As much as I can’t believe it, 2021 marks the ten year anniversary of the DC Comics publishing initiative known as The New 52. For a variety of reasons, DC made a clean break from the previous continuity by blowing it up and starting it all over from scratch — except when they didn’t. Over the course of a year, I’m going to go back and re-read every single debut issue from The New 52 line-up to see how much it changes things from the way they were before, how much of this new status quo stuck around and just how well the comic holds up ten years later.
Ten years and nearly two movies later, it’s hard to imagine a time when the Suicide Squad wasn’t a priority for DC Comics but its appearance in The New 52 line-up was somewhat of a surprise. These days, Suicide Squad had become somewhat of a staple of DC’s publishing slate and if one volume ends there’s usually plans to launch another shortly afterwards but prior to The New 52, the last Suicide Squad series was released four years ago and the last Suicide Squad ongoing series published its final issue nearly twenty years prior.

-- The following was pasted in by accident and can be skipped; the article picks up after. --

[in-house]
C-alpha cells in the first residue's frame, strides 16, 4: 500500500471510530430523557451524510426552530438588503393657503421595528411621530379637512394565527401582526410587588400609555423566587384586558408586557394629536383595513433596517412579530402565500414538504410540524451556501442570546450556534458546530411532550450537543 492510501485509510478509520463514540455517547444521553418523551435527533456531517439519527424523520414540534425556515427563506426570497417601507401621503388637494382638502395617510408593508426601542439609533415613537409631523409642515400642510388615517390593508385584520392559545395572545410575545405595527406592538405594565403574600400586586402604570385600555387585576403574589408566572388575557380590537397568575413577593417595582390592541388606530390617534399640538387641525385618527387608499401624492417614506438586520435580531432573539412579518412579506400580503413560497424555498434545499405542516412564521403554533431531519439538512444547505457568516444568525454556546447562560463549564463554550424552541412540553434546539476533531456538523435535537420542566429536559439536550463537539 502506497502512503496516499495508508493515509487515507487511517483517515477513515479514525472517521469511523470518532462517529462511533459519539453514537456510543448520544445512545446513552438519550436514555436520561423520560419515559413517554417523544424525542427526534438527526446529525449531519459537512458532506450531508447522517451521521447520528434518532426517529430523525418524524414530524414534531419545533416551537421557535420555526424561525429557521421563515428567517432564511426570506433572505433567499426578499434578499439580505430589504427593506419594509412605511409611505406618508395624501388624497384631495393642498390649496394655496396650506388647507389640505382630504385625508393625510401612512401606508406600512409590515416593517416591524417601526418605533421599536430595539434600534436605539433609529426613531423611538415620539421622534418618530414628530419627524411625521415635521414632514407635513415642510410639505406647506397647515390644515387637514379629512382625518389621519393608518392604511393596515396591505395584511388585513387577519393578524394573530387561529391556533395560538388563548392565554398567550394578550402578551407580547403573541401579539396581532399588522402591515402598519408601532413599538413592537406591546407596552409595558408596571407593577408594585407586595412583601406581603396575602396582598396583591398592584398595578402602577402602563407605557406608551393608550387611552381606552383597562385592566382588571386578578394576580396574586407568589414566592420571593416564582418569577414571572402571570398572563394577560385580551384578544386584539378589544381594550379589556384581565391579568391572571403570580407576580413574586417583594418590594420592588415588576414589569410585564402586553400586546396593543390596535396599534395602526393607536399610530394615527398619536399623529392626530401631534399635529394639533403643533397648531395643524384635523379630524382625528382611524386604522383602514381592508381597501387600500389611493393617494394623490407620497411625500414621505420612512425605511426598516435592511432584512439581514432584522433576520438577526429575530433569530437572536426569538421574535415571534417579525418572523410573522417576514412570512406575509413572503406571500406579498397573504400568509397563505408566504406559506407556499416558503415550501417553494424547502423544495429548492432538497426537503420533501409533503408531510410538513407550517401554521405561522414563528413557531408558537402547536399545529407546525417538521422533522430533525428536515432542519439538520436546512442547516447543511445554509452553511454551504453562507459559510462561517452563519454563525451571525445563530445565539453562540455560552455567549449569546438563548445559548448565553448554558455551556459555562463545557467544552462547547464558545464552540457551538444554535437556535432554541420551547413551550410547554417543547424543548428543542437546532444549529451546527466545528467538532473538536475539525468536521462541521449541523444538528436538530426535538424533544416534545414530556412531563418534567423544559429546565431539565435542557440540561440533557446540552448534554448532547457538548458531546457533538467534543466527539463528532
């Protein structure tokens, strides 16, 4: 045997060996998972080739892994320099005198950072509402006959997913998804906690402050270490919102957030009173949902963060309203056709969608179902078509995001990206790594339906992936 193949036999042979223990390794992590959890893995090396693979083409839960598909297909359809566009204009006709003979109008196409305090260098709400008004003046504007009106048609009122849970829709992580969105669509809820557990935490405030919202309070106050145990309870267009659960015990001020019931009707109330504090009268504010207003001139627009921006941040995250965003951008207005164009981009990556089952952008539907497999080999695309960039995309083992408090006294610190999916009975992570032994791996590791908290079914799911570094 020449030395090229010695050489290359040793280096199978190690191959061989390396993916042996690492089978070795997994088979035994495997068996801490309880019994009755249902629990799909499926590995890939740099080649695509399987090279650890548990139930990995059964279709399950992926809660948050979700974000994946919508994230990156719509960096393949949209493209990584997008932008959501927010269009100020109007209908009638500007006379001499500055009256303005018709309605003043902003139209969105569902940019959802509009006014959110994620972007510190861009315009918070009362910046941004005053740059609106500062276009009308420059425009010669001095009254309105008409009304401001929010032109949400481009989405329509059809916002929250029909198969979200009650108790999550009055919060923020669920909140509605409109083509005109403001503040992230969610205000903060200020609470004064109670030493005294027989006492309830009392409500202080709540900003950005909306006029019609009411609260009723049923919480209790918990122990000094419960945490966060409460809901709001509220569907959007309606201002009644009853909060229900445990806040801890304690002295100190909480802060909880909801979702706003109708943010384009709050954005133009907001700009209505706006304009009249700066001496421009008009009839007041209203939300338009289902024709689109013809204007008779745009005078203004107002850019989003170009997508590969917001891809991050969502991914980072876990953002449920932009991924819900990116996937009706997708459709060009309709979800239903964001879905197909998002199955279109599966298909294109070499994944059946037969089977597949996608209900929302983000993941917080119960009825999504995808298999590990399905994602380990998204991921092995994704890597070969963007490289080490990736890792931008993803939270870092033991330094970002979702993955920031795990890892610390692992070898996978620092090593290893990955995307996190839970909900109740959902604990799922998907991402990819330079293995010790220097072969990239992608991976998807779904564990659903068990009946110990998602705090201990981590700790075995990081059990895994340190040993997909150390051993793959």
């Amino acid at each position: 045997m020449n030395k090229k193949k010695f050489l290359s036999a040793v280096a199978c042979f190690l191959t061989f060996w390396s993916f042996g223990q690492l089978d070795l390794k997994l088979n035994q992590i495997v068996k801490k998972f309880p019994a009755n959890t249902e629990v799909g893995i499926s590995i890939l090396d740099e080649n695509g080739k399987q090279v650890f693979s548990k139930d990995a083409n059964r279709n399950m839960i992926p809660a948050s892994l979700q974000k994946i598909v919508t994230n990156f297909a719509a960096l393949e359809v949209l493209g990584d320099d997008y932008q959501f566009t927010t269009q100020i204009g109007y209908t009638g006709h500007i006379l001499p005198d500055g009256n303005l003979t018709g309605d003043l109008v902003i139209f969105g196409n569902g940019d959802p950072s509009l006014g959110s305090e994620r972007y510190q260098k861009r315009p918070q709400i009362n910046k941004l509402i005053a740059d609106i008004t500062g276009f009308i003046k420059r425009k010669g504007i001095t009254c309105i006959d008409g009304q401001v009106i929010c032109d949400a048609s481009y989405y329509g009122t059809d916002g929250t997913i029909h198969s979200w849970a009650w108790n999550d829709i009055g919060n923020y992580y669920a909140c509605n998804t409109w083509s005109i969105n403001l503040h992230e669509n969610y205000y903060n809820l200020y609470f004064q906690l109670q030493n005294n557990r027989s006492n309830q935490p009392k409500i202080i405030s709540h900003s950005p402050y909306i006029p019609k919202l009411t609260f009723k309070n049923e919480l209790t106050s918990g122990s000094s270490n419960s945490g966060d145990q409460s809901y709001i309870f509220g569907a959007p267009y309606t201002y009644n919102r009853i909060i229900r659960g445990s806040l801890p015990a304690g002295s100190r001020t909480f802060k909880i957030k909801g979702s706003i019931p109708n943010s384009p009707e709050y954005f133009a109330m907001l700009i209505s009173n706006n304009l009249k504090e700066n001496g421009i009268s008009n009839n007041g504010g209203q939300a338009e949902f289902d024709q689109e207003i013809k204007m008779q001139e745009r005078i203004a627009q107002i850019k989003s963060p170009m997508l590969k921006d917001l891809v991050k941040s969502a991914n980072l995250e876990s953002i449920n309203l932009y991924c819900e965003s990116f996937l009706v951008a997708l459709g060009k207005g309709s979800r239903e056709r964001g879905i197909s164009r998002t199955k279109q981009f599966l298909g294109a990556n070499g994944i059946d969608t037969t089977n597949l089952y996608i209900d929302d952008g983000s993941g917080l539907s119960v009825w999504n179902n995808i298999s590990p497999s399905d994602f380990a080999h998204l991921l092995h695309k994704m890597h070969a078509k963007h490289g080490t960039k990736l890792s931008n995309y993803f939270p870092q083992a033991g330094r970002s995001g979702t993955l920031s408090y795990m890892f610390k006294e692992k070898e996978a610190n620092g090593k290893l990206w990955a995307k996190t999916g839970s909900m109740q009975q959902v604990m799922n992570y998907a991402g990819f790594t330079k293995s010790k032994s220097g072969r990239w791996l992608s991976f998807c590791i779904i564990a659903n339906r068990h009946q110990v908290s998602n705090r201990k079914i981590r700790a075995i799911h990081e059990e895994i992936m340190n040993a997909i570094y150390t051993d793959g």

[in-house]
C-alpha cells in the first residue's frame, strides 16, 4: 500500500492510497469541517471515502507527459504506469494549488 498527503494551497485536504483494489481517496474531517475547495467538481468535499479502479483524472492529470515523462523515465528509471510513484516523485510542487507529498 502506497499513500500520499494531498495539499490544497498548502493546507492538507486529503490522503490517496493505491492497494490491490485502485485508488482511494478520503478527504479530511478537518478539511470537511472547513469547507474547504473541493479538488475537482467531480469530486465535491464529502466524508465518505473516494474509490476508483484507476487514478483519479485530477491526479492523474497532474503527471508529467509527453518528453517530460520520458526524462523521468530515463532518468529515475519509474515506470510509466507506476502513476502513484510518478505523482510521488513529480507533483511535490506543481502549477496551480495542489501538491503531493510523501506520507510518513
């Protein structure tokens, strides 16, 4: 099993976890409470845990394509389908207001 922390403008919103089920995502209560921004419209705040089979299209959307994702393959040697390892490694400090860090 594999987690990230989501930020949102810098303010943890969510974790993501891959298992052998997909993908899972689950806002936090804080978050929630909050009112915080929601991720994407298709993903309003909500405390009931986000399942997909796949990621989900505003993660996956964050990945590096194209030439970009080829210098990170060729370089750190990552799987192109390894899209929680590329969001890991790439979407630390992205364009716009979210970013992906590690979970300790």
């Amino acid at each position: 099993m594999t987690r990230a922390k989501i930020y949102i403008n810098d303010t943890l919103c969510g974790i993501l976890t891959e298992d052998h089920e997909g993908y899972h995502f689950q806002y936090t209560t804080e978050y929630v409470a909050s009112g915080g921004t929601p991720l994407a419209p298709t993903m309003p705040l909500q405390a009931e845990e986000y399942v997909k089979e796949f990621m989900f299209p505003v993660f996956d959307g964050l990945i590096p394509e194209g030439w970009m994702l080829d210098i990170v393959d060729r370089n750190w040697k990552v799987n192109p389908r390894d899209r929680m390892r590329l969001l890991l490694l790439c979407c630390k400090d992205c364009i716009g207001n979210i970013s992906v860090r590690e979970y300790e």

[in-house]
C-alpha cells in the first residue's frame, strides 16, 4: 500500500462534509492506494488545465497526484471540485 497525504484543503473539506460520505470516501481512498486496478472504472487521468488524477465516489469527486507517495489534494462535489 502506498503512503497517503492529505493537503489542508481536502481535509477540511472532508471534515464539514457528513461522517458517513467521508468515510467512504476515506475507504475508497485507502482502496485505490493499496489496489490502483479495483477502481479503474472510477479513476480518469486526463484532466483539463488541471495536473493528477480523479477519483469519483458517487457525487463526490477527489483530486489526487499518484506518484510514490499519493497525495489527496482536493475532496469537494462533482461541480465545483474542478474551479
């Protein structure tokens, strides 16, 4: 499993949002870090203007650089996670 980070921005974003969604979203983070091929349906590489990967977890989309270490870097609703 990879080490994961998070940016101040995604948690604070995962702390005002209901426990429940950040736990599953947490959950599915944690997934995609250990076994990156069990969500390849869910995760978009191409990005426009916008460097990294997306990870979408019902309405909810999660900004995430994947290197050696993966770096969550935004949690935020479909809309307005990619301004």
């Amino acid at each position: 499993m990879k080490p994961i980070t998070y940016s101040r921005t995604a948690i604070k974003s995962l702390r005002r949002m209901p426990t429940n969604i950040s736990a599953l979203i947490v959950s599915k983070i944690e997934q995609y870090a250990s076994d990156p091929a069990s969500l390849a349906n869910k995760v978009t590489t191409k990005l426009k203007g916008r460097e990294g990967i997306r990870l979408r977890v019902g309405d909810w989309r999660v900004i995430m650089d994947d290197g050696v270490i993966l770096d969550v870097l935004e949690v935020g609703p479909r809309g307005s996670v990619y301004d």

The original Suicide Squad was launched in the wake of Crisis on Infinite Earths when the DC Universe had a surplus of expendable and silly supervillains who could be sent on life-endangering villains and it served as a way for forgotten villains like Deadshot and Captain Boomerang to get a spotlight as protagonists. This volume of Suicide Squad is similar in that regard, launching in the wake of another universe-shattering event with Flashpoint and serving as a launching point for Harley Quinn to breakout as one of DC’s biggest breakout characters of the 21st century.
The core premise of Suicide Squad remains the same. Supervillains are recruited into Task Force X by Amanda Waller and sent on missions in order to shave time off their sentence, but they have an explosive planted in their head which can be detonated if they step out of line. Alongside Harley and a returning Deadshot, we have El Diablo, King Shark, Black Spider, Savant and brand-new character Voltaic.